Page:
According to a 28 Oct 1981 DV report, actress Gilda Radner had declined offers to make films with John Belushi and Dan Aykroyd in order to star in Hanky Panky.
       The 7 Apr 1982 DV announced that the Motion Picture Association of America (MPAA) re-rated the film from R to PG, following Columbia’s appeal to the Classification & Rating Appeals Board.
       A 2 Jun 1982 Columbia press release announced that Hanky Panky would open domestically that Friday, 4 Jun 1982, in 1,240 theaters.
       Although the 4 Jun 1982 NYT review, the 2 Jun 1982 Var review, and the official copyright report listed the film at 110, 105, and 107 minutes in length, respectively, the copy of Hanky Panky viewed for this record had a runtime of 103 minutes. More Less

BIBLIOGRAPHIC SOURCES
SOURCE
DATE
PAGE
Daily Variety
22 Dec 1980.
---
Daily Variety
24 Jul 1981.
---
Daily Variety
21 Aug 1981.
---
Daily Variety
28 Oct 1981.
---
Daily Variety
7 Apr 1982.
---
Hollywood Reporter
31 Jul 1979
p. 1, 28.
Hollywood Reporter
16 Dec 1980.
---
Hollywood Reporter
17 Feb 1981.
---
Hollywood Reporter
24 Feb 1981.
---
Hollywood Reporter
12 Aug 1981.
---
Hollywood Reporter
5 Oct 1981.
---
Hollywood Reporter
2 Jun 1982
p. 2, 9.
Los Angeles Times
3 Jun 1982
Section VI, p. 4.
New York Times
4 Jun 1982
p. 12.
Variety
26 Aug 1981.
---
Variety
16 Sep 1981.
---
Variety
2 Jun 1982
p. 14.
CAST
NAME
CREDITED AS
CREDIT
PRODUCTION CREDITS
NAME
PARENT COMPANY
PRODUCTION TEXTS
Columbia Pictures Presents
A Martin Ransohoff Production
DISTRIBUTION COMPANY
NAME
CREDITED AS
CREDIT
DIRECTORS
Unit prod mgr
1st asst dir
2d asst dir
2d asst dir
2d asst dir
2d unit dir
PRODUCERS
Assoc prod
Assoc prod
Exec prod
WRITERS
PHOTOGRAPHY
Dir of photog
Cam op
1st asst cam
2d asst cam
Video consultant
Gaffer
Key grip
2d unit dir of photog
Stillman
ART DIRECTORS
Prod des
FILM EDITORS
Asst ed
Asst ed
SET DECORATORS
Set dec
Prop master
COSTUMES
Cost des
Men`s ward
Women's ward
MUSIC
Cond and orch
Addl orch
SOUND
Re-rec mixer
Re-rec mixer
Re-rec mixer
Sd eff, Effective Sound Unlimited
Sd eff, Effective Sound Unlimited
VISUAL EFFECTS
Spec eff
Spec eff
Titles
MAKEUP
Ms. Radner's makeup
Hairstylist
PRODUCTION MISC
Casting
Consultant to Mr. Poitier
Transportation capt
Unit prod mgr, West
Loc mgr
Prod accountant
Unit pub
Asst to the prod
Scr supv
Prod coord
Transportation coord
STAND INS
Stunt coord
Stunts
Stunts
COLOR PERSONNEL
Col by
DETAILS
Alternate Title:
Traces
Release Date:
4 June 1982
Premiere Information:
Los Angeles and New York openings: 4 June 1982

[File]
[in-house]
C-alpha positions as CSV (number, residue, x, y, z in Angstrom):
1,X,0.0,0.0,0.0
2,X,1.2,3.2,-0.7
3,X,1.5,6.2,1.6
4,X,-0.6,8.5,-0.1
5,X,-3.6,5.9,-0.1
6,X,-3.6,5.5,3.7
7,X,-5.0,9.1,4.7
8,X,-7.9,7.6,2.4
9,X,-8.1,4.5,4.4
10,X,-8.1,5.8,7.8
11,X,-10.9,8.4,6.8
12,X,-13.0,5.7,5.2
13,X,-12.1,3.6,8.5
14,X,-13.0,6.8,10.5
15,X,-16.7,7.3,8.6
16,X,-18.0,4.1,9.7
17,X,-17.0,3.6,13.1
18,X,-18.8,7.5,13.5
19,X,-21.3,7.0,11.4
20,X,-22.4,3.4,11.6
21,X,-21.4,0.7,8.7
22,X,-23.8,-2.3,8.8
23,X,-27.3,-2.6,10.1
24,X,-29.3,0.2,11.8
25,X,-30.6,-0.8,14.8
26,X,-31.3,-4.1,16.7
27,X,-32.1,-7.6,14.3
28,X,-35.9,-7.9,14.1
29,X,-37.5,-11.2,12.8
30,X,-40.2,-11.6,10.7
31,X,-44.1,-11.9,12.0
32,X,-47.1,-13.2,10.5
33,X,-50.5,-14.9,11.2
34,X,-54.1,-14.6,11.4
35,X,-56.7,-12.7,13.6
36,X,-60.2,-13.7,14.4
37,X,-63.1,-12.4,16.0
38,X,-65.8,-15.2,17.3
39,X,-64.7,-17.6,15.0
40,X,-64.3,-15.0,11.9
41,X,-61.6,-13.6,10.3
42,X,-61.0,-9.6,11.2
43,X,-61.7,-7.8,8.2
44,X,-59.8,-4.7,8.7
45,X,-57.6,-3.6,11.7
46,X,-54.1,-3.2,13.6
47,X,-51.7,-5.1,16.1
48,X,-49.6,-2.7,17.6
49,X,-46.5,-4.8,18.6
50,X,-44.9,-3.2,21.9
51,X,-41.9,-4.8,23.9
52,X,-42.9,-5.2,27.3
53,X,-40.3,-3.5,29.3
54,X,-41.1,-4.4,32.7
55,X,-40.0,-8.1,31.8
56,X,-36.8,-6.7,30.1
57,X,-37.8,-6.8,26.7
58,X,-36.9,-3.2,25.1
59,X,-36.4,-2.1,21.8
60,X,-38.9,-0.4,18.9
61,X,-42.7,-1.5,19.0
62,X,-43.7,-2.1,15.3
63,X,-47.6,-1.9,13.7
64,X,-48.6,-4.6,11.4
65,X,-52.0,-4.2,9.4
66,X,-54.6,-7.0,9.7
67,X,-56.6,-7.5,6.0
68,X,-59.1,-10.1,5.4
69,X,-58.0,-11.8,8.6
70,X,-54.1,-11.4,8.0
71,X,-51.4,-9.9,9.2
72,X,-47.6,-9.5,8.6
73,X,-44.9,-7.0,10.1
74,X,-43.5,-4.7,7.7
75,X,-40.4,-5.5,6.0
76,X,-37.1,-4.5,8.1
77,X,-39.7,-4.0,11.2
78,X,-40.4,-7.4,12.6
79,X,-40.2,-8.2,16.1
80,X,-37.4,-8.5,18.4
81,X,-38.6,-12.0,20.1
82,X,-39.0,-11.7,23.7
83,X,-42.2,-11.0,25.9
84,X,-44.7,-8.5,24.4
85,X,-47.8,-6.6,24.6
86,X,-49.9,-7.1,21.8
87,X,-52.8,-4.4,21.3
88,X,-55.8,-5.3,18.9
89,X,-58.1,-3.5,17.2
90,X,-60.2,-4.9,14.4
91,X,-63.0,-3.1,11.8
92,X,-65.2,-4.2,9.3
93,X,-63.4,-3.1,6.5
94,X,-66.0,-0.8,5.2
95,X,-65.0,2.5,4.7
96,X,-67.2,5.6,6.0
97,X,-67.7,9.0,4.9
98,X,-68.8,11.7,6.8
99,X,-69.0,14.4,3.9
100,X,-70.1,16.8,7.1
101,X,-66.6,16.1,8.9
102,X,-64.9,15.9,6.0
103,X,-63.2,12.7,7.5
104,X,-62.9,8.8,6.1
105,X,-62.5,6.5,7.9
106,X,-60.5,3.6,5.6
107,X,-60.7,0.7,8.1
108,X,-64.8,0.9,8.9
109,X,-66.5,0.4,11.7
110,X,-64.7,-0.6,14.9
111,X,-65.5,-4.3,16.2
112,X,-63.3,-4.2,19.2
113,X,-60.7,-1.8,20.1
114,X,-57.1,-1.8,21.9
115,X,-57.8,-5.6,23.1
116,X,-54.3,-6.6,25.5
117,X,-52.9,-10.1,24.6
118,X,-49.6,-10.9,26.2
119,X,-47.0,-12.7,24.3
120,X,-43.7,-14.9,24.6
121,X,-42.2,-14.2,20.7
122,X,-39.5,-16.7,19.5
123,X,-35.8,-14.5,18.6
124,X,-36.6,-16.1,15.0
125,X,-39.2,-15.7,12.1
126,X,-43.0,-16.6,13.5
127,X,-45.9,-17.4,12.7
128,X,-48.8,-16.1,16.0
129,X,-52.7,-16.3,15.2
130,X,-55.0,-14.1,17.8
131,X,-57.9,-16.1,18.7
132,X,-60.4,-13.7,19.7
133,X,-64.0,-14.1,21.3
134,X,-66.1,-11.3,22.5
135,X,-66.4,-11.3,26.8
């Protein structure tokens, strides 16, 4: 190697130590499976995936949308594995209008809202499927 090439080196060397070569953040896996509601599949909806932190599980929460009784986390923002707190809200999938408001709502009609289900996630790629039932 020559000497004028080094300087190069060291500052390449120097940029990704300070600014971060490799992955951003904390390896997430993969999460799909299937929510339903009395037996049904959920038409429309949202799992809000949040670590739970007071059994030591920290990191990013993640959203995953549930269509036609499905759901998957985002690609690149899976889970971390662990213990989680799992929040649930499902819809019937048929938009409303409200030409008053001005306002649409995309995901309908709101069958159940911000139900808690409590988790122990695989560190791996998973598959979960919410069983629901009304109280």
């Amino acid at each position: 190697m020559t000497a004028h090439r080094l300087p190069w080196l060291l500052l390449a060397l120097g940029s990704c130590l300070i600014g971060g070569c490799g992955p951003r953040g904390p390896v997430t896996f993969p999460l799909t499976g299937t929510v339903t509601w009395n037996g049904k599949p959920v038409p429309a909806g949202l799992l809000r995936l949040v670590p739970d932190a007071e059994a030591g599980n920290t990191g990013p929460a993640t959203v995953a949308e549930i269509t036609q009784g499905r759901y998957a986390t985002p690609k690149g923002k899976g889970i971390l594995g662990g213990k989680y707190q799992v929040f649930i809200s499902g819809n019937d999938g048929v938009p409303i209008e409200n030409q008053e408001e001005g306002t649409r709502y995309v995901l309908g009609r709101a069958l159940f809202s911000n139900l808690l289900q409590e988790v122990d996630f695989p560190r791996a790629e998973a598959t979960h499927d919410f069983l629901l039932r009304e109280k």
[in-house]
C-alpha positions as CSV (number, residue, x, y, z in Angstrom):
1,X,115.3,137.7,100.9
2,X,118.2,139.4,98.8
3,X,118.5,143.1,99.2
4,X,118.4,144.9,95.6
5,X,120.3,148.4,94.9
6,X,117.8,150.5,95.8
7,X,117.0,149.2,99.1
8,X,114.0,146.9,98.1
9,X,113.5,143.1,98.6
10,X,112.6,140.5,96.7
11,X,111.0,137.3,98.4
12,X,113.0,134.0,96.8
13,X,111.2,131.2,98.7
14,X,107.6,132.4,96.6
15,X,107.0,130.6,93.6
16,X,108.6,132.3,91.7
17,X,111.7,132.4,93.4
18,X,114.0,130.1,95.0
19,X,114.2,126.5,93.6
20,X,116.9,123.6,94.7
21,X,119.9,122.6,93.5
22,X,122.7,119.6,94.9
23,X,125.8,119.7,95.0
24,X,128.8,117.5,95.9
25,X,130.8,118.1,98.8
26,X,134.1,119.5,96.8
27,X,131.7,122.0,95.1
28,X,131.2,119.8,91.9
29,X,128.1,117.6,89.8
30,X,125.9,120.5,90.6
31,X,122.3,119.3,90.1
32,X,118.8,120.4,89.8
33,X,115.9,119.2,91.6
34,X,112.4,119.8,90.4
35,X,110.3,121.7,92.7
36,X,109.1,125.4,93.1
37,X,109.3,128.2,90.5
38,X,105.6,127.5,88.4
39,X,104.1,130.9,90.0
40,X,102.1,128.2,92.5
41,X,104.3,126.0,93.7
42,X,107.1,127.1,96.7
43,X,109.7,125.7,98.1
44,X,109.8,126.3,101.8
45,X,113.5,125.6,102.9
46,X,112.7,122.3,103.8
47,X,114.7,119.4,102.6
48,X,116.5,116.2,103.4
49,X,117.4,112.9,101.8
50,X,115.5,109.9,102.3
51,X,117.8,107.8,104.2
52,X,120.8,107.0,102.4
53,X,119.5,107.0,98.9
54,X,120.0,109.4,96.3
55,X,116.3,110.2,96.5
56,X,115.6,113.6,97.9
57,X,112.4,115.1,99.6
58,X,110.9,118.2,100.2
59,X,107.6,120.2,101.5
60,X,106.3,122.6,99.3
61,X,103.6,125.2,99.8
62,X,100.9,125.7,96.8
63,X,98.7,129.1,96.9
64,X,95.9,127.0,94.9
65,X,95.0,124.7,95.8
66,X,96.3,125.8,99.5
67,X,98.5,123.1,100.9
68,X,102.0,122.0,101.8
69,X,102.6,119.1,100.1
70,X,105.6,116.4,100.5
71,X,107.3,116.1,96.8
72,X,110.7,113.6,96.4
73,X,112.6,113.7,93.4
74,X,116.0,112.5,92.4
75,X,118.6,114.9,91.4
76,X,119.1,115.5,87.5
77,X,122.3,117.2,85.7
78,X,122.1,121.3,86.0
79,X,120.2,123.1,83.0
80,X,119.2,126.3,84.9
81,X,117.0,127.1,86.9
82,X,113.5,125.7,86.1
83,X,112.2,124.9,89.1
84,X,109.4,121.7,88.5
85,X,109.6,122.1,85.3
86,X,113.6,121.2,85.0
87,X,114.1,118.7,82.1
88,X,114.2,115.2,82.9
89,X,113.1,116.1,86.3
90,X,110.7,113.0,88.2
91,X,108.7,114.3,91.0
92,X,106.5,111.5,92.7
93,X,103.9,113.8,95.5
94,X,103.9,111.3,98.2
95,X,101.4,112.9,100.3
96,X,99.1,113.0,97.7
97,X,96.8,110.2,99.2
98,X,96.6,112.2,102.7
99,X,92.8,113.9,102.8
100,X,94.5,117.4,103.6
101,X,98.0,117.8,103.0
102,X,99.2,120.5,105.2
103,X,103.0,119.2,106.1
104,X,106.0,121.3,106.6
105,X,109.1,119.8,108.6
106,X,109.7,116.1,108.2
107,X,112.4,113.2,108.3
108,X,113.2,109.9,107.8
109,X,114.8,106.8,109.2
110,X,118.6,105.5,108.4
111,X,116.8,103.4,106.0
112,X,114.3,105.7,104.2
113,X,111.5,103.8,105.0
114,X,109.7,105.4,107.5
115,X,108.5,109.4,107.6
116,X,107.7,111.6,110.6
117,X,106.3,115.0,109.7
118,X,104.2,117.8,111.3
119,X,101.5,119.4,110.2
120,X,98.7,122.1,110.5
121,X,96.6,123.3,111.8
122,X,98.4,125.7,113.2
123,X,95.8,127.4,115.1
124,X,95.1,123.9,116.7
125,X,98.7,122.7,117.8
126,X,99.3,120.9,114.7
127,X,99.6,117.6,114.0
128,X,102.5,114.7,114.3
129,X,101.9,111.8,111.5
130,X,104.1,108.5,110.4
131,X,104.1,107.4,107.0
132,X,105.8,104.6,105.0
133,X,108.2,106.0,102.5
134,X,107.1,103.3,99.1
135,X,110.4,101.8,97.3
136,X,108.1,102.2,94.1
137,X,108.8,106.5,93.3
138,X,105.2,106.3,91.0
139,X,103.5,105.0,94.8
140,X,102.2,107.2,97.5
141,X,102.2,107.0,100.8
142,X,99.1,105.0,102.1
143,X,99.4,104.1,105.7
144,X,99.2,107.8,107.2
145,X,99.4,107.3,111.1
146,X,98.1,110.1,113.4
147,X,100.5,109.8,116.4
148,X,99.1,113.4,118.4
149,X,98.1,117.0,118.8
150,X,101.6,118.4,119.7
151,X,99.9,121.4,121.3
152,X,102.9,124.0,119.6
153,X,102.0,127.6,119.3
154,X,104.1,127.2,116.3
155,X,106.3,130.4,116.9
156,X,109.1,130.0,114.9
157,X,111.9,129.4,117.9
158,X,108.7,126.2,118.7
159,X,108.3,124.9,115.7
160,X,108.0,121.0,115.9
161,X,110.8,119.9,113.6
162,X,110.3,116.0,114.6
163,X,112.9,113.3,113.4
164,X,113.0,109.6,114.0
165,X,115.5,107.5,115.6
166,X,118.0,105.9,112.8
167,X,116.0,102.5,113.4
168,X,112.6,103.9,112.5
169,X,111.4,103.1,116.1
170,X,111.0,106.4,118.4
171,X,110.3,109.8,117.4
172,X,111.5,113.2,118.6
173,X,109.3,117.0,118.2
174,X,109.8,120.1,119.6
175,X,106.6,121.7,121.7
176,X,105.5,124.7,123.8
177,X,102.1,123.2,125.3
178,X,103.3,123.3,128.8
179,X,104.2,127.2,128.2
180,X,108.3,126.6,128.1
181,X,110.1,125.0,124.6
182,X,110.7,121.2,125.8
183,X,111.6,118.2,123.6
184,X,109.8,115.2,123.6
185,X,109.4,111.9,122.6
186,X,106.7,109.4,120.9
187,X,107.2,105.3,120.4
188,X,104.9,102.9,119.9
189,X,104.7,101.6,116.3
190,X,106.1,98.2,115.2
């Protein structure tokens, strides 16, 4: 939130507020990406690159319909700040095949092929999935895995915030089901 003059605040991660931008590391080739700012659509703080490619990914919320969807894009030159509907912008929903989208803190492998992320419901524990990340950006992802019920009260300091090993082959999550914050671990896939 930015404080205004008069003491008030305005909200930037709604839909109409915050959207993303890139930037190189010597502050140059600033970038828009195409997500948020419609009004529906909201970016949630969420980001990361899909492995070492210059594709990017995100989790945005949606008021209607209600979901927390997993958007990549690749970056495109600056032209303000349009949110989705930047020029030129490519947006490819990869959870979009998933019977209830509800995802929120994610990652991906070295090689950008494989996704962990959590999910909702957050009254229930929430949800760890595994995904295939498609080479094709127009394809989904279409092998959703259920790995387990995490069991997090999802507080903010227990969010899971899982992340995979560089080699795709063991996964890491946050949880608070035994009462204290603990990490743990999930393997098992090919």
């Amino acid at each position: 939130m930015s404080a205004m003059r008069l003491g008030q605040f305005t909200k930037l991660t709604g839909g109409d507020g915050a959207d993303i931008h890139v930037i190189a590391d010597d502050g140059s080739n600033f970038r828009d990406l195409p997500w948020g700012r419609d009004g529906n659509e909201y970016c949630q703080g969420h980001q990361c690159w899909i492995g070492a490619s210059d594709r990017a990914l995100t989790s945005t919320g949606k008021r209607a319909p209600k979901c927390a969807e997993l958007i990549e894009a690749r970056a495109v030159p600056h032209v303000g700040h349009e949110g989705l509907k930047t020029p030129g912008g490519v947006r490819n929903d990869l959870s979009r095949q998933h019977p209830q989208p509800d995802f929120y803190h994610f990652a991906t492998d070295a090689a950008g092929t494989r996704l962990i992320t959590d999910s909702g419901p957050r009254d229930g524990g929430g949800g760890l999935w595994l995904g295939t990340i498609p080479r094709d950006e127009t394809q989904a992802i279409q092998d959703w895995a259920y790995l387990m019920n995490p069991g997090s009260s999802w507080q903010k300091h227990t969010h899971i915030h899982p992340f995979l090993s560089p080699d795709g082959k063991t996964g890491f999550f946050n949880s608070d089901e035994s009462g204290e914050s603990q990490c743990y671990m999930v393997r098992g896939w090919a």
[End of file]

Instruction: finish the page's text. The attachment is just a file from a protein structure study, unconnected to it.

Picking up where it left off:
Production Date:
24 July--late October 1981 in NY
Boston, MA
Cambridge, MA
CT
Tucson, AZ
and Burbank, CA
Copyright Claimant:
Columbia Pictures Industries, Inc.
Copyright Date:
28 June 1982
Copyright Number:
PA141420
Physical Properties:
Sound
Color
Lenses
Lenses and Panaflex® camera by Panavision®
Duration(in mins):
103 or 105
MPAA Rating:
PG
Country:
United States
Language:
English
SYNOPSIS

In Banville, Maine, spring 1981, a man rises from his bed, passing a freshly-painted mural on his bedroom wall, and sleepwalks into a barn. He lowers a noose around his neck and hangs himself. That summer, head of the U.S. National Security Directory, Hiram Calder, orders a drink from the Vanderbilt gentleman’s club in New York City. A man at the bar discreetly garnishes the glass with poisoned olives, which Calder eats before he is interrupted by a woman named Janet Dunn, requesting to speak with him privately. When Calder begins choking, Janet runs away, and a suited man follows her down the street. She jumps into a cab, and discovers that the vehicle is already occupied by visiting Chicago, Illinois, architect Michael Jordon. While sharing the cab, Janet addresses a package to someone named “Terrance Martin,” and Michael mails the envelope for her. Janet gets out of the cab at the Roosevelt Hotel, despite Michael’s attempts to ask her for a date. That evening, Michael attends a circus show at Madison Square Garden, but is kidnapped by two men and taken to an abandoned train caboose parked on an underground railway. There, a man known as “Ransom” drugs Michael so he will reveal the recipient of Janet’s package. Once Ransom leaves with Terrance Martin’s address, Michael escapes, but fails to convince the police of his story. He then finds Janet in the lobby of the Roosevelt Hotel, begging to know what was in the package. When she locks herself in her hotel room to call Terrance Martin, Ransom shoots her dead and escapes through the window. Michael hears the gunshot and picks up the weapon, causing the neighboring ... +